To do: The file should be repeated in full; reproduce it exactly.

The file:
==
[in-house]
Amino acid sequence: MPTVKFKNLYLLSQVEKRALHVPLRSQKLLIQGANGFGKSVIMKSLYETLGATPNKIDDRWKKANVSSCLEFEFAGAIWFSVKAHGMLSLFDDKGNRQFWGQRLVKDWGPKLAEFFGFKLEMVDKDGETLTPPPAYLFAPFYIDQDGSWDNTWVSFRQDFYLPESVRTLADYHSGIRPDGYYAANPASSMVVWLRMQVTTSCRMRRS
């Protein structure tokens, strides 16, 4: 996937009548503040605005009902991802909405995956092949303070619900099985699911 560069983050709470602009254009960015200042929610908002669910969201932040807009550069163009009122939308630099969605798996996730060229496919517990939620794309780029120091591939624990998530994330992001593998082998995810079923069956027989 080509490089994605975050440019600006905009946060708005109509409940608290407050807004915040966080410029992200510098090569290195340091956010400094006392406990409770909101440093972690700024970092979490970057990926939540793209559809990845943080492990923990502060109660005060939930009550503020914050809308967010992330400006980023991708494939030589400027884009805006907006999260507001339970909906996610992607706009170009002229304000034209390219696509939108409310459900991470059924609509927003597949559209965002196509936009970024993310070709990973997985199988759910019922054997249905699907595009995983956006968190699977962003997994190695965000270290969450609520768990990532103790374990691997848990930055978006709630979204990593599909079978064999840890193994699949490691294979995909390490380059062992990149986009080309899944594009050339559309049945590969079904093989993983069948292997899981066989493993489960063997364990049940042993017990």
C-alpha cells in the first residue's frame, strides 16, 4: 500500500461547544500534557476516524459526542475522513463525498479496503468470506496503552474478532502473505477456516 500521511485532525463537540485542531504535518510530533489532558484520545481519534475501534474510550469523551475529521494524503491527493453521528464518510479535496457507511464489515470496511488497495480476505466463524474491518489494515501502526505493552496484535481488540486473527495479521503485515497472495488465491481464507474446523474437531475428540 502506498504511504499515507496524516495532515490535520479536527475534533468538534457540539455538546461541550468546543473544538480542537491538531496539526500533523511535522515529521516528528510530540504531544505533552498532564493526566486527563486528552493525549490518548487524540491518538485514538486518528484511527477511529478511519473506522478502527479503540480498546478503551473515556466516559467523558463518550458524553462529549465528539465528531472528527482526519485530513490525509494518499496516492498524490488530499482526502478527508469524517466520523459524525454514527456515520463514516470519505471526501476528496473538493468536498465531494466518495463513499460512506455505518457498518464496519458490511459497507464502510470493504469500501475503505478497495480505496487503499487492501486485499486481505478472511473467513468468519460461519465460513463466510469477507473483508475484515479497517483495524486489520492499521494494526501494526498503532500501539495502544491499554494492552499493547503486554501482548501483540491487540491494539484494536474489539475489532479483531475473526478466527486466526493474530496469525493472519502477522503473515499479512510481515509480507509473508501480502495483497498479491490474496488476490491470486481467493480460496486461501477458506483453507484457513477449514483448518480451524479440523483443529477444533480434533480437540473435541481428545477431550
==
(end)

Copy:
[in-house]
Amino acid sequence: MPTVKFKNLYLLSQVEKRALHVPLRSQKLLIQGANGFGKSVIMKSLYETLGATPNKIDDRWKKANVSSCLEFEFAGAIWFSVKAHGMLSLFDDKGNRQFWGQRLVKDWGPKLAEFFGFKLEMVDKDGETLTPPPAYLFAPFYIDQDGSWDNTWVSFRQDFYLPESVRTLADYHSGIRPDGYYAANPASSMVVWLRMQVTTSCRMRRS
């Protein structure tokens, strides 16, 4: 996937009548503040605005009902991802909405995956092949303070619900099985699911 560069983050709470602009254009960015200042929610908002669910969201932040807009550069163009009122939308630099969605798996996730060229496919517990939620794309780029120091591939624990998530994330992001593998082998995810079923069956027989 080509490089994605975050440019600006905009946060708005109509409940608290407050807004915040966080410029992200510098090569290195340091956010400094006392406990409770909101440093972690700024970092979490970057990926939540793209559809990845943080492990923990502060109660005060939930009550503020914050809308967010992330400006980023991708494939030589400027884009805006907006999260507001339970909906996610992607706009170009002229304000034209390219696509939108409310459900991470059924609509927003597949559209965002196509936009970024993310070709990973997985199988759910019922054997249905699907595009995983956006968190699977962003997994190695965000270290969450609520768990990532103790374990691997848990930055978006709630979204990593599909079978064999840890193994699949490691294979995909390490380059062992990149986009080309899944594009050339559309049945590969079904093989993983069948292997899981066989493993489960063997364990049940042993017990």
C-alpha cells in the first residue's frame, strides 16, 4: 500500500461547544500534557476516524459526542475522513463525498479496503468470506496503552474478532502473505477456516 500521511485532525463537540485542531504535518510530533489532558484520545481519534475501534474510550469523551475529521494524503491527493453521528464518510479535496457507511464489515470496511488497495480476505466463524474491518489494515501502526505493552496484535481488540486473527495479521503485515497472495488465491481464507474446523474437531475428540 502506498504511504499515507496524516495532515490535520479536527475534533468538534457540539455538546461541550468546543473544538480542537491538531496539526500533523511535522515529521516528528510530540504531544505533552498532564493526566486527563486528552493525549490518548487524540491518538485514538486518528484511527477511529478511519473506522478502527479503540480498546478503551473515556466516559467523558463518550458524553462529549465528539465528531472528527482526519485530513490525509494518499496516492498524490488530499482526502478527508469524517466520523459524525454514527456515520463514516470519505471526501476528496473538493468536498465531494466518495463513499460512506455505518457498518464496519458490511459497507464502510470493504469500501475503505478497495480505496487503499487492501486485499486481505478472511473467513468468519460461519465460513463466510469477507473483508475484515479497517483495524486489520492499521494494526501494526498503532500501539495502544491499554494492552499493547503486554501482548501483540491487540491494539484494536474489539475489532479483531475473526478466527486466526493474530496469525493472519502477522503473515499479512510481515509480507509473508501480502495483497498479491490474496488476490491470486481467493480460496486461501477458506483453507484457513477449514483448518480451524479440523483443529477444533480434533480437540473435541481428545477431550